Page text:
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. Last Updated: 07/27/2016

Chocolate King Lends Candy a Noble Touch

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They call him the Chocolate King — and they thank him for carrying on a long family tradition of chocolate making.

But Andrei Korkunov, 38, is no nobleman, and his chocolate is less than 2 years old.

"Many think Korkunov is a bearded old man," said the head the ARS trading house, producer of A Korkunov chocolate, one of Russia's favorite chocolate brands. "People think I'm a descendant of some historic nobleman."

While giving a brand the family name seems like a pre-revolutionary throwback, Korkunov is anything but old-fashioned. He's a modern entrepreneur who started his business from scratch. A former military man with a background in engineering, he went into business after the defense factory where he worked closed down.

Just like everyone at the beginning of the capitalist boom in Russia, Korkunov had tried to sell everything that could be sold — from jeans to iron. Then business partners from the Czech Republic brought him three truckloads of chocolate to pay for industrial equipment they had purchased.

"It was better than nothing," said Korkunov, who added that the chocolate sold like hot cakes.

Korkunov created ARS in 1999 to build his chocolate factory in Odintsovo, just outside Moscow. Initially, ARS was in a partnership with Italy's Witters, but Witters bailed out after the 1998 financial crisis.

"We had a different trademark that time, it was Buckwood. My partners told me that it would sell well. But I thought that my own name would make a better symbol of quality," Korkunov said.

In order to show his fellow citizens how Western brands taste, Korkunov purchased Italian equipment to make his chocolate. ARS contracted OPM — the major supplier to Italy's Ferrero, producer of Rafaello, Kinder Surprise and other candies — to supply the chocolate-making equipment.

Despite the nation's strong pride in its chocolate, Korkunov said it is a mistake. "Since earlier there was nothing to compare it with, many thought Russian chocolate was the best," Korkunov said, referring to Soviet times, when foreign chocolate was not available.

Korkunov was the second entrepreneur in modern Russia to use his family name for a product. Earlier, businessman Vladimir Dovgan had turned his family name into a brand and sold it as a franchise. His business was purchased in the summer of 1999 by Sputnik Fund, an affiliate of MFK Renaissance Group, which now holds the rights for all products bearing the Dovgan name.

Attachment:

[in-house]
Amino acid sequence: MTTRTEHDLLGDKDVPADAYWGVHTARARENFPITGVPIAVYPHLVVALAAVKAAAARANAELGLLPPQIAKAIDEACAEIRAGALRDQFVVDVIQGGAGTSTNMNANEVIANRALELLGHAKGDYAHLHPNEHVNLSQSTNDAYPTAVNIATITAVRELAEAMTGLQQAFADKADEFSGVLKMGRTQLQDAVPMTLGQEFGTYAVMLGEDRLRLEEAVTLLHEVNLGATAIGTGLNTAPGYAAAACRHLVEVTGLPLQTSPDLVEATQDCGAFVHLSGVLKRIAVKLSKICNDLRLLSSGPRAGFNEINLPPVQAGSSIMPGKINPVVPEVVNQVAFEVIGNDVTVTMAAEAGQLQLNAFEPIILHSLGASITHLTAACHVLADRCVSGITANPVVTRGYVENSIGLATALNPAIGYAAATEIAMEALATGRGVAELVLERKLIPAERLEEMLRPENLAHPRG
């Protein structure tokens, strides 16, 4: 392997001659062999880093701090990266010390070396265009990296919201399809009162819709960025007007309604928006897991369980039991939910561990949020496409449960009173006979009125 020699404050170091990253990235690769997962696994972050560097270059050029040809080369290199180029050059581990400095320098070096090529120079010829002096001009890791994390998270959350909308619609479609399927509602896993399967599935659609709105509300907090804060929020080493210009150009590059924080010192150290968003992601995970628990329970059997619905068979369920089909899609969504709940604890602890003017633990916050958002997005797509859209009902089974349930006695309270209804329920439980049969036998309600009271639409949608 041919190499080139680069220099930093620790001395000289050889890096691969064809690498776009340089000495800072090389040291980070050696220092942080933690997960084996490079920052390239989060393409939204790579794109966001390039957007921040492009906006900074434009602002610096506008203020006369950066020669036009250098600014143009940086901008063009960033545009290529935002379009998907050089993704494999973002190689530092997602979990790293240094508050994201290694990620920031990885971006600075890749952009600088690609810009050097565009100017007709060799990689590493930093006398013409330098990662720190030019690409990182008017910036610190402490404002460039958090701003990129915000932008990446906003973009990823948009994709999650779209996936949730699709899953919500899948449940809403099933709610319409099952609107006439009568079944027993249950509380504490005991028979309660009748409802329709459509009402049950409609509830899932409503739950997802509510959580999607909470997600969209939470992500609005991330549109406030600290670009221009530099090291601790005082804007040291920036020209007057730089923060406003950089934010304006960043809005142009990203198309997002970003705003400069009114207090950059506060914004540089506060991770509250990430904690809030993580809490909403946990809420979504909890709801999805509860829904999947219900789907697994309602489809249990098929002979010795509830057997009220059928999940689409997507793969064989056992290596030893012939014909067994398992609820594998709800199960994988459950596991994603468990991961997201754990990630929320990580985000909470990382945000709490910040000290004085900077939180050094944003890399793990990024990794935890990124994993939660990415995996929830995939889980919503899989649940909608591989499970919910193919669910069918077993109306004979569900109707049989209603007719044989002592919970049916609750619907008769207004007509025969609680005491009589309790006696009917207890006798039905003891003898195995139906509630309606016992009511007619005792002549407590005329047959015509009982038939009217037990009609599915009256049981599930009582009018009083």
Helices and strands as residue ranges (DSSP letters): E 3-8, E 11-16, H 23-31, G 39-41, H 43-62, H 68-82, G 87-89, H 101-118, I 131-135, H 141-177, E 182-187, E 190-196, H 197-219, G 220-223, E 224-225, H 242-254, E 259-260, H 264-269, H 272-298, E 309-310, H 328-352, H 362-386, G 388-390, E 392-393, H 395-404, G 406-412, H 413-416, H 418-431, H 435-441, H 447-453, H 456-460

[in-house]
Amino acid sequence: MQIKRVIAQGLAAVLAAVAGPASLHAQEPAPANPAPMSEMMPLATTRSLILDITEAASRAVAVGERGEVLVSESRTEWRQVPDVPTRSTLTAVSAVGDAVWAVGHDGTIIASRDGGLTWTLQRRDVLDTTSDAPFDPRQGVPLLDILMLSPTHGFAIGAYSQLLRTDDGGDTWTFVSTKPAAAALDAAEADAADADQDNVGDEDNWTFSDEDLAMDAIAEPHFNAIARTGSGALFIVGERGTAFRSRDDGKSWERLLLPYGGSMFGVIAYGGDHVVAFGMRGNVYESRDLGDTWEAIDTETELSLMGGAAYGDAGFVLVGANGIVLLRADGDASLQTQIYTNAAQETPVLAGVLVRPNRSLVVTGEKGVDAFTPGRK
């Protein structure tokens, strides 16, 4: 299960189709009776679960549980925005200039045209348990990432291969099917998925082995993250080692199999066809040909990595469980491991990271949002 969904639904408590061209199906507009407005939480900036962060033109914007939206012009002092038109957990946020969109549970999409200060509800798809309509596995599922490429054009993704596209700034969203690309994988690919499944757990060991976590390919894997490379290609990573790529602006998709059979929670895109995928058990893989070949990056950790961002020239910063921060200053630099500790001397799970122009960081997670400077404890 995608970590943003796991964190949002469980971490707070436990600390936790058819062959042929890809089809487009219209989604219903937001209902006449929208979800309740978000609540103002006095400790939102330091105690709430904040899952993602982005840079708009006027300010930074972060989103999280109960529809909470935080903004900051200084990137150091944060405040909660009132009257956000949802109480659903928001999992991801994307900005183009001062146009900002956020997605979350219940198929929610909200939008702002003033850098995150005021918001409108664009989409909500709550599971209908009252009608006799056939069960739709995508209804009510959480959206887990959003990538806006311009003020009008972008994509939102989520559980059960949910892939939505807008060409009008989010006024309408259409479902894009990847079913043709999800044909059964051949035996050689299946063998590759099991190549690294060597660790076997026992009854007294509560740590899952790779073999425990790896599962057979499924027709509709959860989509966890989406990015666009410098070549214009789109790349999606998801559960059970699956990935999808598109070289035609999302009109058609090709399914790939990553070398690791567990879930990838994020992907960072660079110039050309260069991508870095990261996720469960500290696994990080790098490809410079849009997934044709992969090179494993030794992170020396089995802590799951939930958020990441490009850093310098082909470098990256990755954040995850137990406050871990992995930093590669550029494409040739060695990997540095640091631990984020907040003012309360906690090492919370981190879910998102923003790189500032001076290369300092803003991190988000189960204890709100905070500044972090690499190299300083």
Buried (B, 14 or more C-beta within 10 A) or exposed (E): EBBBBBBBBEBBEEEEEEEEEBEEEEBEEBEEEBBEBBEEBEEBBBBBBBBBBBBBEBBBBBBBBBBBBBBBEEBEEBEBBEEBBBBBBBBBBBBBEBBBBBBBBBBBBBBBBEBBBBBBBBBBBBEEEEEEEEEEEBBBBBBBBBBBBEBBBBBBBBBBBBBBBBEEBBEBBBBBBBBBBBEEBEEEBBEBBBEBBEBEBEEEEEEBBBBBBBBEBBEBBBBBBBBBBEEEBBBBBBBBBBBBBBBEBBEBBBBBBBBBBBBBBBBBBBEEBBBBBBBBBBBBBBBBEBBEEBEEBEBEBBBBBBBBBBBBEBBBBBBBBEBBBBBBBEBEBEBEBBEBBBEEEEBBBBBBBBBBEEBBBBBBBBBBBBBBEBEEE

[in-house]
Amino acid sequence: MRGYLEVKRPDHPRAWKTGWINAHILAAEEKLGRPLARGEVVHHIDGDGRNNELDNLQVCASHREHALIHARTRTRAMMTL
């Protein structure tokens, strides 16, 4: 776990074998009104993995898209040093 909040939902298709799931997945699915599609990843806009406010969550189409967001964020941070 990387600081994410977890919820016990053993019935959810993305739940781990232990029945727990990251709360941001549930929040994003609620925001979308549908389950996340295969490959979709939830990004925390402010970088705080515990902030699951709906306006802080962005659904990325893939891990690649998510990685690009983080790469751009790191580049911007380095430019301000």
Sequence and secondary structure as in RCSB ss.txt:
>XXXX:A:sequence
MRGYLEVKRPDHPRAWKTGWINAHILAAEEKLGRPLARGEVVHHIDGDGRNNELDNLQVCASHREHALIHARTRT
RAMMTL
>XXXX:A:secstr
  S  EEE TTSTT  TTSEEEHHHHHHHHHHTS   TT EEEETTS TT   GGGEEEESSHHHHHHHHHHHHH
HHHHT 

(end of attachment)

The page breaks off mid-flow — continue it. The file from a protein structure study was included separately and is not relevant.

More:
Korkunov set out to capture the higher-end niche of the chocolate market and started to produce wrapped candies and chocolate in elegantly designed boxes. To make his products taste differently from traditional Russian candies, Korkunov used 80 percent Western ingredients and Italian Sheaf, which he brought back from one of his business journeys.

"I use only Italian nuts. If I use Georgian nuts, two of them … are sure to turn bitter," he said.

Korkunov's factory currently makes 3,000 tons of chocolate and chocolate products per year and plans to double production by September, increasing annual sales to $40 million per year. The company exports chocolate to countries such as Israel, Germany, the United States and Canada. The share of premium chocolate on the Russian market is between 10 percent and 15 percent.

According to Korkunov's own estimates, his chocolate currently holds 2 percent of the premium chocolate market in the country. A Korkunov was awarded several gold medals at the Prodekspo-2000 exhibition and World Food-2000 expo, both held in Moscow.

Despite the higher price tags of his chocolate products (a Korkunov chocolate bar cost 60 rubles, while a bar of Krasny Oktyabr costs about 20 rubles), Korkunov said his chocolate has proven popular not only with middle-class customers, but also among students and housewives. Some of them even claim to keep leftover chocolate boxes in a collection. He smiled when speaking about high-school girls who received his chocolate as a gift on International Women's Day on March 8.

"If a person eats our chocolate just once, he becomes our client," said Korkunov.